After spending more than four decades in prison, a Black man was released from prison earlier this year. He claimed that officials in Louisiana accused him of falsely arresting him and convicting his to cover up the sexual assault of a White teenager girl in 1970s Louisiana. Vincent Simmons, now 70 years old, filed the accusations in a civil rights suit in federal court.
Simmons was convicted in 1977 of two counts each of attempted aggravated sexual rape on twin teenage sisters. He was sentenced to 100 years imprisonment. Judge Bill Bennett ruled that Simmons did not receive a fair trial. Although Bennett did not express any opinion on Simmons' guilt or innocence he dismissed Simmons' conviction. Simmons was freed from prison after Simmons' long incarceration.
According to the lawsuit filed in U.S. District Court for Western District of Louisiana, Simmons seeks unspecified damages. Simmons alleged that Avoyelles Parish officials in the 1970s, including sheriff's officers and prosecutors, conspired to fabricate evidence against him and suppress other evidence that could have prevented Simmons' conviction.
Eddie Knoll, the original district attorney in the case, maintained that Simmons was correctly convicted. In a January sworn affidavit, Knoll stated that Simmons was not denied any evidence and that he was not prosecuted because of bias.
Bennett stated that the case was brought to trial quickly because prosecutors and defense didn't have all the evidence. "I don’t believe anyone intentionally concealed anything. He said, "It's just the fact it happened because it wasn't fast," to "CBS Mornings," lead national correspondent David Begnaud.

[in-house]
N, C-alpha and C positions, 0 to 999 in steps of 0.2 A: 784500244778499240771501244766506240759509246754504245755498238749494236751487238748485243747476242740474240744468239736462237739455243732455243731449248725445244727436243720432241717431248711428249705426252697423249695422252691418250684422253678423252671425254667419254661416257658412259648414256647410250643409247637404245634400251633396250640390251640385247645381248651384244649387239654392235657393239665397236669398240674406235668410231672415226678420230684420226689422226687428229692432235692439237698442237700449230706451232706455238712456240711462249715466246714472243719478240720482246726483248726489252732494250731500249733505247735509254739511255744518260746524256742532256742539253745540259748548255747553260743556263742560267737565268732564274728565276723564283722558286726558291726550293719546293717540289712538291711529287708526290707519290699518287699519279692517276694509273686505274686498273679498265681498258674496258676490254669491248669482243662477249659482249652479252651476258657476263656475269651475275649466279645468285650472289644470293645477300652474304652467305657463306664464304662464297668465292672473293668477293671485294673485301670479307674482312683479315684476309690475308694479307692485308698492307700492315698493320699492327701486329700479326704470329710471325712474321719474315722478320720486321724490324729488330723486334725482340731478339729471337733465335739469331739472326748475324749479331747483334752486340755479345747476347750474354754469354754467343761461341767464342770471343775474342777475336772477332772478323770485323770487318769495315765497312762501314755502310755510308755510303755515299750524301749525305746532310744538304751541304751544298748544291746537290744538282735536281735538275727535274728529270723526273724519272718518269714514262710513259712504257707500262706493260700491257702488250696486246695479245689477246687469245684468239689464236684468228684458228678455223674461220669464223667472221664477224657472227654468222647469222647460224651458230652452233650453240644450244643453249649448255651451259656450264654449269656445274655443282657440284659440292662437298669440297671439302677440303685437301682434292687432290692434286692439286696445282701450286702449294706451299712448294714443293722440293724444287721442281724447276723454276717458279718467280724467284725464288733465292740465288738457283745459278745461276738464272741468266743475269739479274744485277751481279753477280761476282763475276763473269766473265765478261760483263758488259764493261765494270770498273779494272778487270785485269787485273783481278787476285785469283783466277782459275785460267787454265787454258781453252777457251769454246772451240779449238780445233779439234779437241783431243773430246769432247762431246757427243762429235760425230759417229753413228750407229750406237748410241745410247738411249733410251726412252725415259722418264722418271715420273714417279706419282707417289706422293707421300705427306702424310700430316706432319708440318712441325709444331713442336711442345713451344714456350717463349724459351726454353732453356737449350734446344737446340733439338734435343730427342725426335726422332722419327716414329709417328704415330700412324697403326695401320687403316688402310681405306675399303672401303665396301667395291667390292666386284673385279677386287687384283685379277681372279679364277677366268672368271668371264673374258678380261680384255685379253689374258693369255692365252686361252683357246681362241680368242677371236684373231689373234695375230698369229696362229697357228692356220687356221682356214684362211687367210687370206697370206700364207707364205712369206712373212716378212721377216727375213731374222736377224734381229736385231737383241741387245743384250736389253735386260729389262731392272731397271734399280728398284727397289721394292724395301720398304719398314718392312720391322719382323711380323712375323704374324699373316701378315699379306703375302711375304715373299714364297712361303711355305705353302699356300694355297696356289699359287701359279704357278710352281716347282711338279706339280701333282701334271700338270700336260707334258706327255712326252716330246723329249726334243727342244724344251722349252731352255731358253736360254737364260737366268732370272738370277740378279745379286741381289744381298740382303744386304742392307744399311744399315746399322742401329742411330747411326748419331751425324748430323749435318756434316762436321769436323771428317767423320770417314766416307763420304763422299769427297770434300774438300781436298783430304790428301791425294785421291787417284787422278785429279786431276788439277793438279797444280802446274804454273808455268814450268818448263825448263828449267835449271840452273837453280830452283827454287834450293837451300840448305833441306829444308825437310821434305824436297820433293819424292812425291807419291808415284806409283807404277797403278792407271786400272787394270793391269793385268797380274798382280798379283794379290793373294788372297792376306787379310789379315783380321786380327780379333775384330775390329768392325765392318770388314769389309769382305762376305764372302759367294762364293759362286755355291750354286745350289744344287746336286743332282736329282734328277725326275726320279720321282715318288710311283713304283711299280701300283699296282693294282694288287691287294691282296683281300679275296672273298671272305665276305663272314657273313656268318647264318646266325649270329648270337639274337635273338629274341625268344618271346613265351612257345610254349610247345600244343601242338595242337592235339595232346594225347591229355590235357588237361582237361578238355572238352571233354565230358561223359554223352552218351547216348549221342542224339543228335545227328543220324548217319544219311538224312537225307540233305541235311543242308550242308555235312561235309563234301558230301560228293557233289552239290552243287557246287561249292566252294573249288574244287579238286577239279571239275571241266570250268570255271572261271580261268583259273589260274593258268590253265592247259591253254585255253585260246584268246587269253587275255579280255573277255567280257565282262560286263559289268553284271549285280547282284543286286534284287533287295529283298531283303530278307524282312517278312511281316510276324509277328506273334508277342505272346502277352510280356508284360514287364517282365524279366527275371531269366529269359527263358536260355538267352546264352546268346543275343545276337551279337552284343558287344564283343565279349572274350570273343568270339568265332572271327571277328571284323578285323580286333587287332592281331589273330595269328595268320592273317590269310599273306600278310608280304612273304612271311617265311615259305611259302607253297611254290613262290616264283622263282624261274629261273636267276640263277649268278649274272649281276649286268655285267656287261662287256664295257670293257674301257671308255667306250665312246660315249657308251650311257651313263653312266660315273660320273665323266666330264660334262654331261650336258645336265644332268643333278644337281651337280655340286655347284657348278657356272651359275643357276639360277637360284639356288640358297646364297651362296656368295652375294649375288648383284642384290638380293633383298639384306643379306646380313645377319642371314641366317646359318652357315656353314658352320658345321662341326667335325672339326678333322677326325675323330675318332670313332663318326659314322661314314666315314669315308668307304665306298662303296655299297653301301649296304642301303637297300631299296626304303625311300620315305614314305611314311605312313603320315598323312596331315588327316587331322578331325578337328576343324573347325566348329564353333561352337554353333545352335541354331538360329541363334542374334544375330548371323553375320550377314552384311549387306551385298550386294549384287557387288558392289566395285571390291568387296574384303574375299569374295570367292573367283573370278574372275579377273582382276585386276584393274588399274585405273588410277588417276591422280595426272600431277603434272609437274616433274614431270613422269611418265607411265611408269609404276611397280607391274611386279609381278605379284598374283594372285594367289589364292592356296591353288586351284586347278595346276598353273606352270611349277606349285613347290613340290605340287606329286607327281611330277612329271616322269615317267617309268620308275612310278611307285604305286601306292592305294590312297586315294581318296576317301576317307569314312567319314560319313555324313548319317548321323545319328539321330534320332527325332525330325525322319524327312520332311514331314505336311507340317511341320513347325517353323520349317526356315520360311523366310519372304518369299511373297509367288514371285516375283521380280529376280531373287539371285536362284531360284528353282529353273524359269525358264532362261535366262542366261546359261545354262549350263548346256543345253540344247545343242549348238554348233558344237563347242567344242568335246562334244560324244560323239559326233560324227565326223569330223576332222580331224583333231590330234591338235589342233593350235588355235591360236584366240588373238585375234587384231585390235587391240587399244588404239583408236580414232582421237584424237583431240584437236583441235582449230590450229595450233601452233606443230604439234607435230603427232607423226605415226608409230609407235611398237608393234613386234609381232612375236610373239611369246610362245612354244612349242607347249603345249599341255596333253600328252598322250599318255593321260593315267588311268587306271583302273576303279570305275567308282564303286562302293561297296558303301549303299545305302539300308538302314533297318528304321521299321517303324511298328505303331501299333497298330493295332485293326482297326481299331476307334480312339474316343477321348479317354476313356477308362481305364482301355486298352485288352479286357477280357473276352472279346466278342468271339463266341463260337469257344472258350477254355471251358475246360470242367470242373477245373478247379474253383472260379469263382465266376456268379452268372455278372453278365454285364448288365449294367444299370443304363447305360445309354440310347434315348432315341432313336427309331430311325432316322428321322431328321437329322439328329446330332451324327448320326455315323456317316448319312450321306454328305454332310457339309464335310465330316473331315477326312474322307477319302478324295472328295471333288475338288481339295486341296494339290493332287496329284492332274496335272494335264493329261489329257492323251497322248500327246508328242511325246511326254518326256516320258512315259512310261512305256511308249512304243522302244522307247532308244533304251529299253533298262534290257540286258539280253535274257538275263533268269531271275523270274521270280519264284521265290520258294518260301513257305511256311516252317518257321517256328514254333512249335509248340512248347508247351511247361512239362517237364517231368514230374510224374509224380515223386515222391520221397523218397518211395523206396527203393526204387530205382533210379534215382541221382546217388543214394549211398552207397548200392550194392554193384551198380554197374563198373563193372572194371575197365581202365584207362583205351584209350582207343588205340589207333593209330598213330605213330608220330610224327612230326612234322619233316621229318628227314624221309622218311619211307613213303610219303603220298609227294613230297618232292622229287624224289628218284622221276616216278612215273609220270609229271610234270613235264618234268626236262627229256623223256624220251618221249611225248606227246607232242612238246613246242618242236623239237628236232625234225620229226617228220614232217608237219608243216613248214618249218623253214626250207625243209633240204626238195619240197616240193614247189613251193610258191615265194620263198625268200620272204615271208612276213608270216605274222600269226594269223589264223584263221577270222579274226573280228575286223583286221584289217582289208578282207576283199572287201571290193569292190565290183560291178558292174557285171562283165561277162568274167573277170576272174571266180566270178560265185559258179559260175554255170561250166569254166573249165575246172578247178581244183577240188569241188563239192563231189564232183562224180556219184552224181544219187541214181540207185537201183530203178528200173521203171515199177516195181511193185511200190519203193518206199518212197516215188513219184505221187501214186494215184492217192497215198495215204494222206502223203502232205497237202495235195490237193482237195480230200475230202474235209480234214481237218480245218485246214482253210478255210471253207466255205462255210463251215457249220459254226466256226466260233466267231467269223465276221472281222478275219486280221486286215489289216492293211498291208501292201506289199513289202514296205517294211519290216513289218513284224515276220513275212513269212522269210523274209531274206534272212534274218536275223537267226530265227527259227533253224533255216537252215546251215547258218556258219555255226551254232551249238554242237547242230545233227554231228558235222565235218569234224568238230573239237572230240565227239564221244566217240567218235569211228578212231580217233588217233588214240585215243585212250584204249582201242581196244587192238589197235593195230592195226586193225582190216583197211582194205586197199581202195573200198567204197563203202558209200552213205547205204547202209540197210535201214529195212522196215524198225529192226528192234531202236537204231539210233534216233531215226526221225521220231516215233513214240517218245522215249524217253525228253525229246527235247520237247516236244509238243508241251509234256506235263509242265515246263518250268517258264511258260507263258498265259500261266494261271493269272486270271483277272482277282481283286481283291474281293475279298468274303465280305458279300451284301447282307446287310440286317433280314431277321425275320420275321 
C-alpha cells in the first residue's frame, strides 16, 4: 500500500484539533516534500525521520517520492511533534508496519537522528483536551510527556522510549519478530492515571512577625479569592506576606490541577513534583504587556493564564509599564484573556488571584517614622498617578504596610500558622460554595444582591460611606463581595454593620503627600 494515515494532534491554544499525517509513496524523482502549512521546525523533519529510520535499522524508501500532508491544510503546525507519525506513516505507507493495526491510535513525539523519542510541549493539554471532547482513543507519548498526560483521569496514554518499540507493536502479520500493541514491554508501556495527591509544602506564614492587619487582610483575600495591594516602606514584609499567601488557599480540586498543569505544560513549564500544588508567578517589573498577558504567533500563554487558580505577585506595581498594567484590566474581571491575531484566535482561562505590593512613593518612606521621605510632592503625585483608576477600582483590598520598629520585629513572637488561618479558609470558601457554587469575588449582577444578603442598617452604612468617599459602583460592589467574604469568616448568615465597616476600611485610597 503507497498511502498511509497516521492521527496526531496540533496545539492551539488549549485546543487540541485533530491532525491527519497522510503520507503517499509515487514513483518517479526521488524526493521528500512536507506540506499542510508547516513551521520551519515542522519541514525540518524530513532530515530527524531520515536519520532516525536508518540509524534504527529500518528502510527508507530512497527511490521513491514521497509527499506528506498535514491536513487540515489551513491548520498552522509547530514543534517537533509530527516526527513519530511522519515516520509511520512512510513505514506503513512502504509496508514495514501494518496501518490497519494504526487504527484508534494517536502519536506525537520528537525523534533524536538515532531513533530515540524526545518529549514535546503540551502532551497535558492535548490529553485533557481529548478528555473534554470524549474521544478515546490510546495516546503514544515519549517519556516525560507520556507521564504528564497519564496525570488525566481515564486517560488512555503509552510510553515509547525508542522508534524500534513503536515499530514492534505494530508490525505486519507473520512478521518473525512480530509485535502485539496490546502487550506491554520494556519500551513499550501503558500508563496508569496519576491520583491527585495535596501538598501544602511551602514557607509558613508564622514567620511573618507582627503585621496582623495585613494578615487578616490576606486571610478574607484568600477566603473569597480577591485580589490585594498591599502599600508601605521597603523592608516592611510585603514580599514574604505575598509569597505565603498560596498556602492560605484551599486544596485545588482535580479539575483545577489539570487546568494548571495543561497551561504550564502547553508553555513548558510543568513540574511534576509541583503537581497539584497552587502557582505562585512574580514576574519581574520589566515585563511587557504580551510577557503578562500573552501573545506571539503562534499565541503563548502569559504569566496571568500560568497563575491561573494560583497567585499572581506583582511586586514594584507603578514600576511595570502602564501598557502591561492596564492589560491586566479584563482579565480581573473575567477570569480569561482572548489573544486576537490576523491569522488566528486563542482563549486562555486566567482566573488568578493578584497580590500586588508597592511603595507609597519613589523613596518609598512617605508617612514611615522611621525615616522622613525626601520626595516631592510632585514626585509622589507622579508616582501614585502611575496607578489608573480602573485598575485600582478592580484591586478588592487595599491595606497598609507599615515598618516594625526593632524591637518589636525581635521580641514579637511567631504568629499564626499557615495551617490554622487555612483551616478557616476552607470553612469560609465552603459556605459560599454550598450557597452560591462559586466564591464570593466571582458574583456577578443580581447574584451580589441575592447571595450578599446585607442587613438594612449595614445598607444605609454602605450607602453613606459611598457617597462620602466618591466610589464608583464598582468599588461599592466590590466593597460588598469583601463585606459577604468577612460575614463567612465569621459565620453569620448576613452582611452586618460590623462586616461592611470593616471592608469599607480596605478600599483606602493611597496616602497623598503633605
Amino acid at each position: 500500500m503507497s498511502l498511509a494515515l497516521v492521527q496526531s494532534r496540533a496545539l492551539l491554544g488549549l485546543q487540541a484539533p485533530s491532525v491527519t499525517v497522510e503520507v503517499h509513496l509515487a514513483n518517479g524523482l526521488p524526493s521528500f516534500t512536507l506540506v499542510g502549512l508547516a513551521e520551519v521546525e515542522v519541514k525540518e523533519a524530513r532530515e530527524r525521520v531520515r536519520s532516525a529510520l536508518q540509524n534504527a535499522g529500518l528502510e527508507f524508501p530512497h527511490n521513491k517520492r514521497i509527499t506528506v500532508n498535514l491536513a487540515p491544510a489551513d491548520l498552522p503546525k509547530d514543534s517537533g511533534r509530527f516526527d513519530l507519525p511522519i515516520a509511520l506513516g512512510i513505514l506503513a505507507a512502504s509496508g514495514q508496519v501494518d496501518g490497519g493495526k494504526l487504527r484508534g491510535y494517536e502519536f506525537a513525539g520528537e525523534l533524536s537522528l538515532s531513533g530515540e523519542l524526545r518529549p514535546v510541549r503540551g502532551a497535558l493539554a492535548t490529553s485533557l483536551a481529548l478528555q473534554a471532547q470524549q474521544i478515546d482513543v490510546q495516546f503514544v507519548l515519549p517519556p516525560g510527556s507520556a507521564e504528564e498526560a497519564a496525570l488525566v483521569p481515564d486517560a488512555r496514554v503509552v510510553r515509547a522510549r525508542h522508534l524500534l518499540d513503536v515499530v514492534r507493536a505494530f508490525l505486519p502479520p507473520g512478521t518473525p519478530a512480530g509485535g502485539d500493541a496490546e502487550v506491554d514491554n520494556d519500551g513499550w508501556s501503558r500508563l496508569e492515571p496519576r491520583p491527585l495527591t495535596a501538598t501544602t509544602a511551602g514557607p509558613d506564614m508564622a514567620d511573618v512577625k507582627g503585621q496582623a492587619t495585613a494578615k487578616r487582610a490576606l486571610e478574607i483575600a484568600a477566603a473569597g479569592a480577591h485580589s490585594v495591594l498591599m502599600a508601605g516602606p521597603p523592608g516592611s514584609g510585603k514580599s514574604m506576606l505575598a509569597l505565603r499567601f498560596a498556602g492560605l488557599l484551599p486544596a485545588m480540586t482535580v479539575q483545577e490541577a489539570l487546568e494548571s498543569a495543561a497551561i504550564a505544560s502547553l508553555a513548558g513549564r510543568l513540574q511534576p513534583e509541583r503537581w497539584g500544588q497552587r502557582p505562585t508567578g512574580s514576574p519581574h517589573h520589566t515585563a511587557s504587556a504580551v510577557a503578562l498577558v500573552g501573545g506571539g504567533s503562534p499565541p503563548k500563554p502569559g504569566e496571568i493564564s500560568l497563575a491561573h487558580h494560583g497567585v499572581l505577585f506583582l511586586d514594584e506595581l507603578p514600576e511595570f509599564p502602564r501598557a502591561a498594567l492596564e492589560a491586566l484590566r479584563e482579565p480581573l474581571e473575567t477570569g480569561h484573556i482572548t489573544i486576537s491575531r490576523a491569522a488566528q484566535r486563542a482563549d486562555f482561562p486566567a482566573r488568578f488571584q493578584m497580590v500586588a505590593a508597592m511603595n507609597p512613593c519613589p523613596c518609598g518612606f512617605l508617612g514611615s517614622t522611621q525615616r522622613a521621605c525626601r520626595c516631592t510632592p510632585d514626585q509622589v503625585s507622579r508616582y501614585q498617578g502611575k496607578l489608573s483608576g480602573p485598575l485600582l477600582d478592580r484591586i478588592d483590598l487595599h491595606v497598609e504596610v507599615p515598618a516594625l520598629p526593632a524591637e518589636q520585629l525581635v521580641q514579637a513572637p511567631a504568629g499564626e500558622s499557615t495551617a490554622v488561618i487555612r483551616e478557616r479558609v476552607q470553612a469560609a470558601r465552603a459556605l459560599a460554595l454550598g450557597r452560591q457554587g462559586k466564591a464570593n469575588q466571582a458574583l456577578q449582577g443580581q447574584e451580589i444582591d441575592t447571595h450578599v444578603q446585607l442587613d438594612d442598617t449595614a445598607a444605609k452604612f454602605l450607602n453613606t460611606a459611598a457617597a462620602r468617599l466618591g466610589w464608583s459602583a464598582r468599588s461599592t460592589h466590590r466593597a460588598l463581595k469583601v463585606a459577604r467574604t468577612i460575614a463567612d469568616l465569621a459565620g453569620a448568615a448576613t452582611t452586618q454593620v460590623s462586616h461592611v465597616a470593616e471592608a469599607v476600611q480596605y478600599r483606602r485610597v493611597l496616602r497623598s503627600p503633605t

The accusations of twin sisters Karen Sanders and Sharon Sanders led to Simmons' conviction. Simmons, a Black man, was accused in May 1977 of raping his White sisters. They were then 14 years old. They claimed that Keith Laborde, their cousin, had given Simmons a ride back and locked Laborde in his car trunk while he raped them.
Simmons claims that Karen Sanders was molested and abused by Laborde. Laborde's father John Laborde held the position as parish assessor.
Karen Sanders said that she had consensual sexual sex with Keith Laborde at the age of 9-10 in a February interview. Keith Laborde denied ever having sex in public with Karen Sanders.
Keith Laborde told Begnaud that he and Karen Sanders "played around as children" in a phone call. Laborde claimed this had nothing to do Simmons, whom Laborde still believes guilty.
Begnaud was told by the sisters that they would stand behind their accusations against Simmons. "He said he was going after us. Karen Sanders stated that he told us everything and we believed it.
Robert Laborde, Deputy Sheriff, arrested Simmons. According to the complaint, Simmons is thought to be related with Keith Laborde and the Sanders siblings. Simmons claims he was detained without probable cause.
Simmons claims that a report from a medical exam that concluded that Sharon Sanders' hymen was still intact after the incident is alleged in the lawsuit. This report was not provided to Simmons' lawyers during his trial.
Simmons claims that Simmons and Keith Laborde were "systemically coached" by officials to identify Simmons by name, and get their stories straight about the alleged rapes.
According to the complaint Simmons was the only one who was handcuffed in the police lineup that included a White man. Begnaud was told by the Sanders sisters that Simmons was not in handcuffs at the time they selected him. Knoll stated in the January affidavit, that Simmons was photographed in handcuffs after he was selected for the lineup.
"I have an independent recollection that I called Sheriff F.O. immediately." Knoll stated in the affidavit that Didier, now deceased was the one who explained to me why Simmons was in shackles in the photograph. "Sheriff Didier told me that the photograph was taken shortly after the lineup had been completed."
Simmons wants a jury trial.